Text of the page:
Xiao Xuan¡¯an¡¯s Arhats in the wind

The works of photographer Xiao Xuan¡¯an are remarkable for their combination of documentary with conceptual, including performance art.? Xuan'an went to Wenchuan in 2009, a year after the tragic earthquake, initially to record the damage sustained by artifacts and other cultural relics. One fine day, he chanced upon the fallen statues of eight hundred Arhats (*) amid the desolate ruins of two centenary temples, left in the wind (**).

The vocation of photography is essentially archeological in its capacity for fragmenting, partitioning, isolating, and extracting a detail or an object from a wider setting. It is reinforced by the deliberately chosen angle in the photographer¡¯s viewfinder. Here Xuan¡¯an¡¯s eerily intimate photographs exert a singularly fascinating power in the way they guide our eyes and senses into digging deeper under the rubble toward the encounter with the fallen statues. These images, which have a contemporary feel, possess a distant but strong kinship with the symbolist photography of the end of the nineteenth century, tinted with mysticism and naturalism. It is as if Xiao Xuan¡¯an wanted to emphasize the melancholic beauty of the mingling of stones and vegetation; he magnifies their sensual tonality, asperity, and composition rather than giving us a pure documentation of reality. The close-up views of these fallen idols are indeed a meditation on the eternal symbolical meanings. Aren¡¯t these semi-decomposed bodies that are covered with moss and vegetation indeed victims of some tragic natural disaster? In our subconscious a silent movie plays the specter of the solidified corpses of Pompeii caught in the volcano¡¯s eruption, still wailing in pain. Are these eight hundred saints even incapable of their own salvation?

Through the hollow shells of these rundown sculptures we can almost hear the stories of the craftsmen who have created them, of the worshippers who have burned incenses and candles at their feet. Their awkward posture and shattered presence are a dramatic reminder of their past glory, of all the absences, of life that once was, of those who have disappeared forever, those the photographer has chosen not to include in his viewfinder, or to imprint on his negatives. In the semidarkness not only are we invited to contemplation, but also to share photographer¡¯s fascination for details, like an investigator would for clues in a crime scene. Xiao Xuan¡¯an¡¯s photography has fulfilled its role in the replacement of the object with its own image. Moreover, by revealing to us the beauty of these fallen Arhats he is attempting a restoration, putting them back on their pedestals, as if erecting a shrine or even a memorial museum to house them for collection.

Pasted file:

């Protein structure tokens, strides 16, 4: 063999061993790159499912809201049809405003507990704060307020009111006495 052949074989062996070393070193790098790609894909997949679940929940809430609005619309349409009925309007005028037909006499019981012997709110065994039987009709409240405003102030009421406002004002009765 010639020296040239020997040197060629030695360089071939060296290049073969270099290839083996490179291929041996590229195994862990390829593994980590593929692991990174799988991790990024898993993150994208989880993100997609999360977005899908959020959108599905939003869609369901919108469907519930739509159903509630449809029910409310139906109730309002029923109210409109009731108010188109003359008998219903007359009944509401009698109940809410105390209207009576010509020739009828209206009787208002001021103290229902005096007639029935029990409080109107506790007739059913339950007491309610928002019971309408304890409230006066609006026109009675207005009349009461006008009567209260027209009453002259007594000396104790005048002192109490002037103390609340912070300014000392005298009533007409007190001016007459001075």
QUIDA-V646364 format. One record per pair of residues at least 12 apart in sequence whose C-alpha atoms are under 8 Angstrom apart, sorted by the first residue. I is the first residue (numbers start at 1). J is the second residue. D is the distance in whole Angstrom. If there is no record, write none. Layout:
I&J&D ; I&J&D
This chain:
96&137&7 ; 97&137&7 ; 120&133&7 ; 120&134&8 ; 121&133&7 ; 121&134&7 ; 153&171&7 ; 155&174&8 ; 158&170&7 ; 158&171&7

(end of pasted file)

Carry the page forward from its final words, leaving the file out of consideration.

What comforts us is the quiet silent smile of the Arhats that seems to say they have found deliverance from the cycle of suffering. They simply remind us that we are all originally part of a star¡¯s dust. Virtually all of us will one day have the ?¡ãashes-to-ashes?¡À prayer at our grave site: "Commit this body to the ground: Earth to earth, ashes to ashes, dust to dust" (***).

Xiao¡¯s ?¡ãWailing Arhats?¡À not only brings us the blessing and the teaching of these Arhats, it transcends darkness and fears, raises our hearts and souls toward a higher realm, when we are down and low, and longing for hope.

Thanks to its extraordinary spiritual forcefulness, there is no equivalent in contemporary Chinese photography to the remarkable collection by Xiao Xuan'an displayed here.
This is cathartic photography at its powerful best.

Jean Loh / Curator / Shanghai July 2011

(*) Arhat in Sanskrit designates one who has destroyed the foes of affliction. ARHAT or Arahant was a title given to Buddha¡¯s disciples. It designates those not yet fully awakened but on the path of enlightenment. Chinese Buddhism worships a group of sixteen Arhats, who later became eighteen, with one conquering the dragon and another taming the tiger. Those eighteen Arhats, representing different spiritual forces, are usually found in the Arhat Hall of most Chinese temples. Since the early Arhats who had listened to Buddha¡¯s teaching had spread the dharma to more disciples, they eventually grew to a number of five hundred, even eight hundred Arhats.
(**) Dust in the Wind
I close my eyes only for a moment, and the moment?¡¥s gone
All my dreams pass before my eyes, a curiosity
Dust in the wind, all they are is dust in the wind

Same old song, just a drop of water in an endless sea
All we do crumbles to the ground though we refuse to see
Dust in the wind, all we are is dust in the wind

Don?¡¥t hang on, nothing lasts forever but the earth and sky
It slips away and all your money won?¡¥t another minute buy
Dust in the wind, all we are is dust in the wind
Dust in the wind, everything is dust in the wind

Lyrics by the American rock band KANSAS (1977)

(***) From the Bible Genesis 3:19b: "For dust thou art, and unto dust shalt thou return"

Xiao Xuan'an - The Wailing Arhats
4 color printing
112 pages